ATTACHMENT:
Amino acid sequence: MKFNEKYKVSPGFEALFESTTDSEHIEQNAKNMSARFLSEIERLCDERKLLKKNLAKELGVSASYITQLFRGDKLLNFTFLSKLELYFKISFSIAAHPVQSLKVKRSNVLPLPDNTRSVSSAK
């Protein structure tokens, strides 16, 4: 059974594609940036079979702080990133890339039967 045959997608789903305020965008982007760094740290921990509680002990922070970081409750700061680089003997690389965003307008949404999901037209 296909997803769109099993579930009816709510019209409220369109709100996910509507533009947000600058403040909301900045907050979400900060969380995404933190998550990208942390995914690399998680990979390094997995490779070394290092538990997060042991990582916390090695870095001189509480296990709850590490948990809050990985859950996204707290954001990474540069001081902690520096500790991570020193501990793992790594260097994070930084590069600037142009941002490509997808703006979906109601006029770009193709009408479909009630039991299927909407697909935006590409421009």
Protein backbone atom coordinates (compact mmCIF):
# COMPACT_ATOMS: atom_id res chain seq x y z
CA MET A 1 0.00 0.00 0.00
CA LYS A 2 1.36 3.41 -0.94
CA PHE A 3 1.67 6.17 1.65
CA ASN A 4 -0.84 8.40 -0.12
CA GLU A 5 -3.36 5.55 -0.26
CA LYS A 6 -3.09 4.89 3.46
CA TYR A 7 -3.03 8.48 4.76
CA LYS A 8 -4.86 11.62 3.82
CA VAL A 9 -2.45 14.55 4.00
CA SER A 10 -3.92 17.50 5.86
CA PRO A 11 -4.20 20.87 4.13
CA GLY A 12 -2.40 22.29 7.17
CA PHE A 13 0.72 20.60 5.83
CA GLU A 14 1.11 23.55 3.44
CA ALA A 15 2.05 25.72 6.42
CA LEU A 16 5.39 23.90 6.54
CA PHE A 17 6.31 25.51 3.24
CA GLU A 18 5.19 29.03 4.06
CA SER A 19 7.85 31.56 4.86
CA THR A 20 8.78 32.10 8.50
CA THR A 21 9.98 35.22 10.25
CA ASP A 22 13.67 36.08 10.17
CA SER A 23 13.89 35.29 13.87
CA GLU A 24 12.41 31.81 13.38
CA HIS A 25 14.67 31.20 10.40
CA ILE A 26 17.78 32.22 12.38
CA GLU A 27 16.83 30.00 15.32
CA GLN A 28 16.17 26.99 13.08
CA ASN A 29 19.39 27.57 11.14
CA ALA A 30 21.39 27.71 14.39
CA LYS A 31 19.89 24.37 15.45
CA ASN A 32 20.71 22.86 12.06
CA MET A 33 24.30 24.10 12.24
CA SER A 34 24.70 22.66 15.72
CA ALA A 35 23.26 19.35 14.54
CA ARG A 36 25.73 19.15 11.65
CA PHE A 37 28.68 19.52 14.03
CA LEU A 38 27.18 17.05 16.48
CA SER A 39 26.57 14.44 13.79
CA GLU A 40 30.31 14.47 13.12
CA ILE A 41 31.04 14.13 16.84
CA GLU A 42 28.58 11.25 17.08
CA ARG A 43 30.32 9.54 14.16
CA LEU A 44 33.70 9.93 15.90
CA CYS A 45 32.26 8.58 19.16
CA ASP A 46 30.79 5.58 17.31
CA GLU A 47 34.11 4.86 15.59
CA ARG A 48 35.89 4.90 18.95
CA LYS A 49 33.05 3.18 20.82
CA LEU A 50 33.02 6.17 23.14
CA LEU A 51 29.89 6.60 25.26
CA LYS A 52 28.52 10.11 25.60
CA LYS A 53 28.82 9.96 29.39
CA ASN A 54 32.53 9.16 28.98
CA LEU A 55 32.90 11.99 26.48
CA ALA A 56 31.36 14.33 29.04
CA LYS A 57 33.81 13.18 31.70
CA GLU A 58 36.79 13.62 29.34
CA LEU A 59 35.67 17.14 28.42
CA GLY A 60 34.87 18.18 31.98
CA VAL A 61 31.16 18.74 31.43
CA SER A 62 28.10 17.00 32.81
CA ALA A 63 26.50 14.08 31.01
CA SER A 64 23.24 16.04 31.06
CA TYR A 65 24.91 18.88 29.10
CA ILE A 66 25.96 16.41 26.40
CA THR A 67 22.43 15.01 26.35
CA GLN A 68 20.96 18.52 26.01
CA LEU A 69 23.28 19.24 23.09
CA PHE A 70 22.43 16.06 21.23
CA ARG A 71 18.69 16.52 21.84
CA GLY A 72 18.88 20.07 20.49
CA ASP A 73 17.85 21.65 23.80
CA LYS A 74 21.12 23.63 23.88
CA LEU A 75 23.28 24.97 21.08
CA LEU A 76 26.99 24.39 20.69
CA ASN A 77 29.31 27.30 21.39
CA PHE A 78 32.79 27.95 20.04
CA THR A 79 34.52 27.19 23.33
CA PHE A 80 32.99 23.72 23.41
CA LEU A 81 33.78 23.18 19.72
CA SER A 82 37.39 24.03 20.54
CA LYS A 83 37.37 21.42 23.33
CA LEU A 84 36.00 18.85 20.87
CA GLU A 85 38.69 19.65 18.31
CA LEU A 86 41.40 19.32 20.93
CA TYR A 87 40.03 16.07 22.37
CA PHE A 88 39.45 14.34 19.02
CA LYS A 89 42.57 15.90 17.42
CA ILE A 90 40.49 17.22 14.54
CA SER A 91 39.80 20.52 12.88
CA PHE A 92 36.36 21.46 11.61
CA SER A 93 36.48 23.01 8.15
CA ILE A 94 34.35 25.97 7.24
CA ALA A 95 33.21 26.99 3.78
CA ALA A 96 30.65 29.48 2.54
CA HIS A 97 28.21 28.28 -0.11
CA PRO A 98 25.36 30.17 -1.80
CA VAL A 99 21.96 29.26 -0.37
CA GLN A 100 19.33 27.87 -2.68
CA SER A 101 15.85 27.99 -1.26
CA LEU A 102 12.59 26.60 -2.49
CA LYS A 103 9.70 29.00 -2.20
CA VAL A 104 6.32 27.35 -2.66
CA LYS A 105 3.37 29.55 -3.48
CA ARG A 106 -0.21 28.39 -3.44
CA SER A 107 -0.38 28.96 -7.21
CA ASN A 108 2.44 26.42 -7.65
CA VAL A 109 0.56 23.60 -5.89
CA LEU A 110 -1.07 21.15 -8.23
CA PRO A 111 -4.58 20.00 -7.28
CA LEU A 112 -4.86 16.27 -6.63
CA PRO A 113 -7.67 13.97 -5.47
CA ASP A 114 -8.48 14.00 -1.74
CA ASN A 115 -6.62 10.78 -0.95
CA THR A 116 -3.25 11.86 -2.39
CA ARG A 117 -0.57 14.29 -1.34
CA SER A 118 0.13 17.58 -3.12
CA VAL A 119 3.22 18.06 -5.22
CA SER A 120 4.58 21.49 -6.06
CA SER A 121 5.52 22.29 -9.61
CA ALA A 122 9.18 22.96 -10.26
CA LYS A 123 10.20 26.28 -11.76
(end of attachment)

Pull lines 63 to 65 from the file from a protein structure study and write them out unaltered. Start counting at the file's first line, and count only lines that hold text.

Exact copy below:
CA LEU A 59 35.67 17.14 28.42
CA GLY A 60 34.87 18.18 31.98
CA VAL A 61 31.16 18.74 31.43